Product Details

ISBN:
9780306817588
Subtitle:
(And Why Should We Care?)
Author:
Cox, Brian
Author:
Forshaw, Jeff
Publisher:
Da Capo Press
Subject:
Relativity
Subject:
Space and time -- Mathematics.
Subject:
Special relativity (Physics) -- Mathematics.
Copyright:
Edition Description:
Trade Cloth
Publication Date:
20090714
Binding:
Hardback
Grade Level:
General/trade
Language:
English
Illustrations:
Y
Pages:
264
Dimensions:
8.25 x 5.5 in 13.5 oz

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Related Subjects

Science and Mathematics » Physics » General
Science and Mathematics » Physics » Relativity Theory

Why Does E=mc2?: And Why Should We Care? Used Hardcover
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Product details 264 pages Da Capo Press - English 9780306817588 Reviews:
"Publishers Weekly Review" by , "British theoretical physicists Cox and Forshaw offer lay readers a fascinating account of modern scientists' view of the world, and how it got that way. Without using complicated mathematics, Cox and Forshaw show how the search for 'mathematical consistency' can guide scientists in finding the 'laws that describe physical reality.' The authors provide the historical context that set the stage for Einstein's discovery, providing an easy-to-grasp explanation of counterintuitive experimental evidence, demonstrating how the speed of light acts as a 'cosmic speed limit,' the exception that proves the rule of relativity. The authors also clearly explain the tide shift that Einstein caused, transforming scientists' understanding of the world-'common-sense notions regarding space and time are dashed and replaced by something entirely new, unexpected, and elegant.' Though the basics are covered in detail, there's plenty here for science buffs to ponder." Publishers Weekly (Copyright Reed Business Information, Inc.)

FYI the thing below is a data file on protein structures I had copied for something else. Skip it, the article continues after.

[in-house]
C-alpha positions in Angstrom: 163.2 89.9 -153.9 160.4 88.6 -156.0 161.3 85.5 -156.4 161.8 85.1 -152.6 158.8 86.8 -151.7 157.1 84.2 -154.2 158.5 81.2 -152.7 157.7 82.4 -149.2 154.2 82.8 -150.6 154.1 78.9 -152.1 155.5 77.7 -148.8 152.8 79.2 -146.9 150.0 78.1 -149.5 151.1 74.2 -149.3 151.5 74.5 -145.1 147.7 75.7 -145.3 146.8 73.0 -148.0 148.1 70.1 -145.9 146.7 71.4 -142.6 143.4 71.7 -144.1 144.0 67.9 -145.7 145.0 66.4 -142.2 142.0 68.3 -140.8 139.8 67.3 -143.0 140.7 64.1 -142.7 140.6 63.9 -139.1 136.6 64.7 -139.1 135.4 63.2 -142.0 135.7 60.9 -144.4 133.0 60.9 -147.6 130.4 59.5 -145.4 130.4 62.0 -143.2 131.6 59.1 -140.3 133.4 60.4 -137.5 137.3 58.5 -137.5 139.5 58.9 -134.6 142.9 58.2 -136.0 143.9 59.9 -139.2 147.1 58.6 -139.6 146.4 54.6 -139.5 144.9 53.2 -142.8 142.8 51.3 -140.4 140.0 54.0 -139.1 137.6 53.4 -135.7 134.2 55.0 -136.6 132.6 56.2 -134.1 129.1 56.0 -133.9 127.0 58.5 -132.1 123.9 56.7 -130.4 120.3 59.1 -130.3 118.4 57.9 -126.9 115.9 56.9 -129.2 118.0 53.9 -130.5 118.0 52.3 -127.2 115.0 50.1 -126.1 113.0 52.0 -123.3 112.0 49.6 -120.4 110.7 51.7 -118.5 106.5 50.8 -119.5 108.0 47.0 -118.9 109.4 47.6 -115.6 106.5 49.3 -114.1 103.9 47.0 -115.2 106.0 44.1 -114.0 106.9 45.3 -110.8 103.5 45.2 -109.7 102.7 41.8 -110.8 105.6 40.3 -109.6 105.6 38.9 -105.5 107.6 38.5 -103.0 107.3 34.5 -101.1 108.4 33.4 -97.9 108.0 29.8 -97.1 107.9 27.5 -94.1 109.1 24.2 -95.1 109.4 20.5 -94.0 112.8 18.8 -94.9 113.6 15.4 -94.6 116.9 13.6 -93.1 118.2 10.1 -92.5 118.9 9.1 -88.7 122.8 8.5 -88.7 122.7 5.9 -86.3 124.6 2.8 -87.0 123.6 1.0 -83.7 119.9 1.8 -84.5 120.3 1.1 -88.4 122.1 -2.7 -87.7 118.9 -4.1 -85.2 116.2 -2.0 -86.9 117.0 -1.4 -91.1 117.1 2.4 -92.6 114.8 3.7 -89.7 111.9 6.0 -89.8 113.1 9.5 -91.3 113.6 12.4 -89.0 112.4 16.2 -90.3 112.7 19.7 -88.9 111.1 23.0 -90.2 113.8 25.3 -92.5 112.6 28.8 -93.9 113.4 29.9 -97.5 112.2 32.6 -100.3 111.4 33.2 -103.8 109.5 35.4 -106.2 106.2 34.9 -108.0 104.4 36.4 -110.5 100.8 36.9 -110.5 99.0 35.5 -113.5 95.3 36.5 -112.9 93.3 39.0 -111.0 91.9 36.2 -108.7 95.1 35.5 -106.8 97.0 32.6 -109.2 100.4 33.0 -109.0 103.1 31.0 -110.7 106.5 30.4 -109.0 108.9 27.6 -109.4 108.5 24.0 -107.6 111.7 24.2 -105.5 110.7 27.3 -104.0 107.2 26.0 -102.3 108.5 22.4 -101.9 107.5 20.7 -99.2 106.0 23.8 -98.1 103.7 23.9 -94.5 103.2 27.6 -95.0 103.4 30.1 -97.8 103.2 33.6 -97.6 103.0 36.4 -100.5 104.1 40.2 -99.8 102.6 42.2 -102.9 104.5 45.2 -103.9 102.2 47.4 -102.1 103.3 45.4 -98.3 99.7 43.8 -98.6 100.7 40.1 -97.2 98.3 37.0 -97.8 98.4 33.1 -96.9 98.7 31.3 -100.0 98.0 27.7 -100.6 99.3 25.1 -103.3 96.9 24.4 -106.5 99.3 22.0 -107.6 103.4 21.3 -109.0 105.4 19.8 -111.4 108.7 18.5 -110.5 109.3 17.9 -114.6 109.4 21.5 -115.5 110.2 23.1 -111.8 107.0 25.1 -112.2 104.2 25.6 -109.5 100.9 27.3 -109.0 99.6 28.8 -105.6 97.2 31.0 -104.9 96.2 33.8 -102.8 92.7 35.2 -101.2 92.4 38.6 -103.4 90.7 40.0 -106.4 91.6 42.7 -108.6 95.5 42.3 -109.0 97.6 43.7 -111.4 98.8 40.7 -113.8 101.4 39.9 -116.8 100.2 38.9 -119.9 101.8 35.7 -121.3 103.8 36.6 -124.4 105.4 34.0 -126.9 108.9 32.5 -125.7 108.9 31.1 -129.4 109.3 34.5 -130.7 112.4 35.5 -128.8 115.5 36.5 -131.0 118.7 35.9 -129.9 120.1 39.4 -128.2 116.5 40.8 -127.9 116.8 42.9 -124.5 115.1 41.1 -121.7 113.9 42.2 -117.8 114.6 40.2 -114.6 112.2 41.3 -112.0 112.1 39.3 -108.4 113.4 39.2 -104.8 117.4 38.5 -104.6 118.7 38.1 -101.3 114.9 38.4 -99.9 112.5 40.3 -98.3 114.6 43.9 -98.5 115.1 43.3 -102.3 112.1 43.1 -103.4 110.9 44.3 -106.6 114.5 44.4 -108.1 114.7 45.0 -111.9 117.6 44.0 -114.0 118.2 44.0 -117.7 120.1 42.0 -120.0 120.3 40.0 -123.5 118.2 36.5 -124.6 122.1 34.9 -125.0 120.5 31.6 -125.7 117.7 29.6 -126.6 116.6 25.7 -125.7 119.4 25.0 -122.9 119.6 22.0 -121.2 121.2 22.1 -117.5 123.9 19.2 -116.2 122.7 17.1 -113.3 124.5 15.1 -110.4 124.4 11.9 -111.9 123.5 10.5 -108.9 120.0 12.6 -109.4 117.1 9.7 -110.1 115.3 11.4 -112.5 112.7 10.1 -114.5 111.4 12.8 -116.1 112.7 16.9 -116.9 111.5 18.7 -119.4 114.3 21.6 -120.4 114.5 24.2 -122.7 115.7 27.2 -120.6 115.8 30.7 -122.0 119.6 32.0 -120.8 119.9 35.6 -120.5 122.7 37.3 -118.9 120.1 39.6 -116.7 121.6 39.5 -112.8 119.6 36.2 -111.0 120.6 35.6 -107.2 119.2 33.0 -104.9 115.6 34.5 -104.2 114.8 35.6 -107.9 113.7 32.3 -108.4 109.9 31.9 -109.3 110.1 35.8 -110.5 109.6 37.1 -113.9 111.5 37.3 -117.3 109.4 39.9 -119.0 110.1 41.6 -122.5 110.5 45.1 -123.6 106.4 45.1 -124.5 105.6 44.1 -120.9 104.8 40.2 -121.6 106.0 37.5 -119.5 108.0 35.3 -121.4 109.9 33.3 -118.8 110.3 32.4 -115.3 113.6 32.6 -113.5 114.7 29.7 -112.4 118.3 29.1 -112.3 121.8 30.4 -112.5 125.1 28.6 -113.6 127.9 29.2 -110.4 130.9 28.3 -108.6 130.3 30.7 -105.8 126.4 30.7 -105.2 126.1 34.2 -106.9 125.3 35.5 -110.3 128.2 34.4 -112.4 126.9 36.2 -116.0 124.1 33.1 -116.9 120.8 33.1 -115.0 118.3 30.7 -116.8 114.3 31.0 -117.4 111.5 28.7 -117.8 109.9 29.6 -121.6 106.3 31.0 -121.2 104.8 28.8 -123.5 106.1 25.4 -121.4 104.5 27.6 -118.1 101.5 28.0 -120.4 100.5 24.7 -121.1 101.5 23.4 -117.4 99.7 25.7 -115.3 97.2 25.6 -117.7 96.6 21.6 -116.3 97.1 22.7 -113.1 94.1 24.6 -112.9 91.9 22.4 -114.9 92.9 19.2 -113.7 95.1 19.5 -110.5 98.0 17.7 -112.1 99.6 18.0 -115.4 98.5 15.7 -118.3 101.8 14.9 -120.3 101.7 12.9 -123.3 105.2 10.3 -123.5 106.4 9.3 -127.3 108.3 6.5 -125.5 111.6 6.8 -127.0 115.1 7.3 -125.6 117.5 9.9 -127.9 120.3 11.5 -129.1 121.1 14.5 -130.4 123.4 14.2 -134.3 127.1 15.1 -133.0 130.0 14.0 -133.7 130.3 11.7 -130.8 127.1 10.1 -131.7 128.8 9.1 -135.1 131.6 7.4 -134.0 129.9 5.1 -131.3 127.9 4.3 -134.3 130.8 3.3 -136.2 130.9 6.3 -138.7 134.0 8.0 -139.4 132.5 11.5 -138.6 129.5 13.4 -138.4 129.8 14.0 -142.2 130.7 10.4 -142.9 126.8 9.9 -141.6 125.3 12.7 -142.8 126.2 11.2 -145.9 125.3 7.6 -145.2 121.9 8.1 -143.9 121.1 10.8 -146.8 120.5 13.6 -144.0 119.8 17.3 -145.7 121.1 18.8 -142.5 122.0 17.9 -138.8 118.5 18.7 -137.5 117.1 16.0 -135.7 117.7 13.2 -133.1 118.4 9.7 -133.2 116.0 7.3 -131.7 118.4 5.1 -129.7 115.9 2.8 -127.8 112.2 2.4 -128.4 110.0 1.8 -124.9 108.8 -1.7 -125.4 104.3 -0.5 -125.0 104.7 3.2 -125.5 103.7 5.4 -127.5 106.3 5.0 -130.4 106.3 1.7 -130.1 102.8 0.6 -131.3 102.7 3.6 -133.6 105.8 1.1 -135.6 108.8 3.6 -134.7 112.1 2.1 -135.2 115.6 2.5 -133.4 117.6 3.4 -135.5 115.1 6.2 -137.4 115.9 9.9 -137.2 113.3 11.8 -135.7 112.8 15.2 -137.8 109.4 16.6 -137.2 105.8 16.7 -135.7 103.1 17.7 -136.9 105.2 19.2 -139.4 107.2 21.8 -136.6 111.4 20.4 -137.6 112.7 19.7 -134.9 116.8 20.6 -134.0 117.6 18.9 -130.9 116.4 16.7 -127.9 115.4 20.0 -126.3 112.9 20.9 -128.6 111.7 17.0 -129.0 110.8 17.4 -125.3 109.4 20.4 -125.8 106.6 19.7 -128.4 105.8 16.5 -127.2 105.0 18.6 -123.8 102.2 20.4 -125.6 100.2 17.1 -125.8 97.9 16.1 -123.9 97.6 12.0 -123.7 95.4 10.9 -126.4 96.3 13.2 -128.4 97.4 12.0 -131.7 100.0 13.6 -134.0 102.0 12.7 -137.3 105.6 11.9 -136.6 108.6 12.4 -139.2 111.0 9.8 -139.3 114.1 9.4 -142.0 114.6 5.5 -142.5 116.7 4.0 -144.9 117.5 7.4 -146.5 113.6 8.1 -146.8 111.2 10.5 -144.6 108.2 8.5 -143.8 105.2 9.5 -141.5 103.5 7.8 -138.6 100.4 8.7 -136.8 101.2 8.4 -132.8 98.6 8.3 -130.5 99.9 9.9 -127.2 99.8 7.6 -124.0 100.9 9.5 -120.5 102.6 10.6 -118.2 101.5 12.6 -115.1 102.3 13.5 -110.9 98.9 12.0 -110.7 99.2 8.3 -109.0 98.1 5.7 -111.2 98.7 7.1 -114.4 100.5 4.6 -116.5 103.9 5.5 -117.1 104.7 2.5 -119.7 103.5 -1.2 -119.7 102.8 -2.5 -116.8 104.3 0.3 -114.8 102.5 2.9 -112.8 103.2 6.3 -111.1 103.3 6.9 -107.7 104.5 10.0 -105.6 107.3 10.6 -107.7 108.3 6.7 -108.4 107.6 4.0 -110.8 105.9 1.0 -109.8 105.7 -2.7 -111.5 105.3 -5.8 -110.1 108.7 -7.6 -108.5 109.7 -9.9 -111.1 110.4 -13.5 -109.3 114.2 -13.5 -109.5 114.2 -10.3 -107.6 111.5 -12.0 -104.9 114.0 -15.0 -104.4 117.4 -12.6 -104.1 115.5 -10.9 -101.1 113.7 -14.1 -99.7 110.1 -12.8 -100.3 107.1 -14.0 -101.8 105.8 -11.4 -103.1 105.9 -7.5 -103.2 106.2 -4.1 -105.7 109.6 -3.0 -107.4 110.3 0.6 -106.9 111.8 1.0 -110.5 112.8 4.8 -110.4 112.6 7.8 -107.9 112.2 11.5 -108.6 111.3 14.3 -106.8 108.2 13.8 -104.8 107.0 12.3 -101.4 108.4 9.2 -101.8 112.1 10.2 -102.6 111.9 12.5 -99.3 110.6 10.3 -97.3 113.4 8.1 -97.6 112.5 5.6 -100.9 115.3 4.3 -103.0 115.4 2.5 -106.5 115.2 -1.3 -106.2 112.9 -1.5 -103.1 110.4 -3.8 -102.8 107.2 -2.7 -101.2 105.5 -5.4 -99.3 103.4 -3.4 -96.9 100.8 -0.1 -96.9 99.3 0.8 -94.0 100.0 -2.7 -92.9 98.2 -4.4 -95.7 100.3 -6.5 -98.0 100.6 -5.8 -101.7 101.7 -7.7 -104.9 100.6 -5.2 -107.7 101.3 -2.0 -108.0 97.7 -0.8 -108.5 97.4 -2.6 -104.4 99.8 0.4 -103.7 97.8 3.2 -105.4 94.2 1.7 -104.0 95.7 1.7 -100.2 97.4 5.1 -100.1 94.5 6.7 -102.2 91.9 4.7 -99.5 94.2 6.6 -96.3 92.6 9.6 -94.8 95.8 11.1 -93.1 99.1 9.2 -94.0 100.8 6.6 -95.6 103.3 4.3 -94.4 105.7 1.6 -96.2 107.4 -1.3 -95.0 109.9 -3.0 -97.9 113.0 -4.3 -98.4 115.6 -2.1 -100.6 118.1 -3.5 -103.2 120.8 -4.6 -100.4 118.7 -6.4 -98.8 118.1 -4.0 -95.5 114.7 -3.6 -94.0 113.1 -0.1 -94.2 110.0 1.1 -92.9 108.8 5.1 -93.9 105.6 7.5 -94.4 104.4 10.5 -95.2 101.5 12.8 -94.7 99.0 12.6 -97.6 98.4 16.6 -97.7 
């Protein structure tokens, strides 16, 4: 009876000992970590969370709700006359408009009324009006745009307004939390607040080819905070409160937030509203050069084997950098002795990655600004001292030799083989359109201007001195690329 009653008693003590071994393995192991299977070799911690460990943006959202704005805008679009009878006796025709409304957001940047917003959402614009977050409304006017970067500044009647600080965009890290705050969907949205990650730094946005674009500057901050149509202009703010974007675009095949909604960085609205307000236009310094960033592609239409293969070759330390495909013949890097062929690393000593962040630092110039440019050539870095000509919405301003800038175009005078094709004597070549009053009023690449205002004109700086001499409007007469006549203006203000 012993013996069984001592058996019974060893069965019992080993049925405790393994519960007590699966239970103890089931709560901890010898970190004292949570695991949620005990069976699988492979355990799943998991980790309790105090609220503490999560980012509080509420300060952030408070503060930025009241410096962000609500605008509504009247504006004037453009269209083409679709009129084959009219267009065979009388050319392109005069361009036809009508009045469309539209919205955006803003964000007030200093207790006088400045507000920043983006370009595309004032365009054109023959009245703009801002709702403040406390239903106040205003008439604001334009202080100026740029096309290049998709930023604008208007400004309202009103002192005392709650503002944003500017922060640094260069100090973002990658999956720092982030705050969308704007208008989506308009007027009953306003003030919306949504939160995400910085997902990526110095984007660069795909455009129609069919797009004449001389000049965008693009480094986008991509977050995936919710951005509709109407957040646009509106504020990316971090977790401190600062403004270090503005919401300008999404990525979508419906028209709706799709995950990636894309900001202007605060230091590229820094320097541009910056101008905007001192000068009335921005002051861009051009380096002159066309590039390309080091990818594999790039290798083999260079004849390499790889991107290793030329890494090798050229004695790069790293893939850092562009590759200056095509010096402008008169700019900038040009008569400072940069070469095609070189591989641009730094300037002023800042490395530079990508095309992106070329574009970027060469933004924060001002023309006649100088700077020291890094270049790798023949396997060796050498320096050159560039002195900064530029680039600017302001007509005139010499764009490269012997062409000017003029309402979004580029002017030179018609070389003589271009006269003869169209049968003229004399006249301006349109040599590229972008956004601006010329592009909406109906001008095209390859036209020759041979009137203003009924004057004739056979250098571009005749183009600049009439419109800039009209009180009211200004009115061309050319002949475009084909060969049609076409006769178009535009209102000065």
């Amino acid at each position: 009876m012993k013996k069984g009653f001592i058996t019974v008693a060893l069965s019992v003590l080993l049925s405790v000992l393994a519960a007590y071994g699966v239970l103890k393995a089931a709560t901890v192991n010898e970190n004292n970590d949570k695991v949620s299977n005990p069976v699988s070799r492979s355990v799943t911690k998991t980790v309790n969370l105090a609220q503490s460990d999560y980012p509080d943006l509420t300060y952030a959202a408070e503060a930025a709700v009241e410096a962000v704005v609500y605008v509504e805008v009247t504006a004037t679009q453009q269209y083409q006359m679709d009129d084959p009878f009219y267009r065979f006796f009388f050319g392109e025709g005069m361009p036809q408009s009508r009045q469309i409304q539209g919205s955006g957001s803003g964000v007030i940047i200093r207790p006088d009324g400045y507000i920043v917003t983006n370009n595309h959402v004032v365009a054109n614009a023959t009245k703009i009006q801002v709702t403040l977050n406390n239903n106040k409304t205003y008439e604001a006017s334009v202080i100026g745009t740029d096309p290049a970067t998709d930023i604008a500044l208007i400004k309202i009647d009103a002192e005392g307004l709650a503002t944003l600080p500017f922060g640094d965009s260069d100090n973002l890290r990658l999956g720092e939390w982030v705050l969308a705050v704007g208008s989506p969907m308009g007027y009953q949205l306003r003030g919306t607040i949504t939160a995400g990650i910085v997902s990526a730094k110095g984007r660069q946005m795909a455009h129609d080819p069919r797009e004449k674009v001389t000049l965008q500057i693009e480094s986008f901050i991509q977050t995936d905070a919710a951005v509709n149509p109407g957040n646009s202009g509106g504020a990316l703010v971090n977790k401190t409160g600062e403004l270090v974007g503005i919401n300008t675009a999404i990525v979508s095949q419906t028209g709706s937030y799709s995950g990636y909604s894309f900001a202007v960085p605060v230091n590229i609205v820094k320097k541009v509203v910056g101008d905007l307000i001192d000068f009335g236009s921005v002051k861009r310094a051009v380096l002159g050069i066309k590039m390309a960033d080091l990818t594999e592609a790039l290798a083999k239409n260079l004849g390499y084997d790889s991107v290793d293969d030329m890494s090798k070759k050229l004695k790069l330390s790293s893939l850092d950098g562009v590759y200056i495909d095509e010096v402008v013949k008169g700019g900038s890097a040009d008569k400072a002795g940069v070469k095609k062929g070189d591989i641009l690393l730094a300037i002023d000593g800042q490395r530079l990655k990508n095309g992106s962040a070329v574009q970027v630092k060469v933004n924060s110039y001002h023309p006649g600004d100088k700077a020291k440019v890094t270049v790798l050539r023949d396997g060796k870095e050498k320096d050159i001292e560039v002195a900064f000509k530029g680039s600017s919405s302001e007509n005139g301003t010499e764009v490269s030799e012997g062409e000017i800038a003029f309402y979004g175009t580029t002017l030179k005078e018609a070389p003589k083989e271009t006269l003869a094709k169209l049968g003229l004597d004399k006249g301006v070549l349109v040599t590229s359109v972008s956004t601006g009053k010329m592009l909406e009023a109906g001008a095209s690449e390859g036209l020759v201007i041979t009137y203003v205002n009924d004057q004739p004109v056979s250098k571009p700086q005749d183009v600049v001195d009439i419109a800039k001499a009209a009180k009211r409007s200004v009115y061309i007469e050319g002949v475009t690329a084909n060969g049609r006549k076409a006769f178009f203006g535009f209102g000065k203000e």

"Synopsis" by ,
A deeply fascinating, engaging, highly accessible explanation of Einsteins equation, using everyday life to explore the principles of physics
"Synopsis" by ,
The most accessible, entertaining, and enlightening explanation of the best-known physics equation in the world, as rendered by two of today’s leading scientists.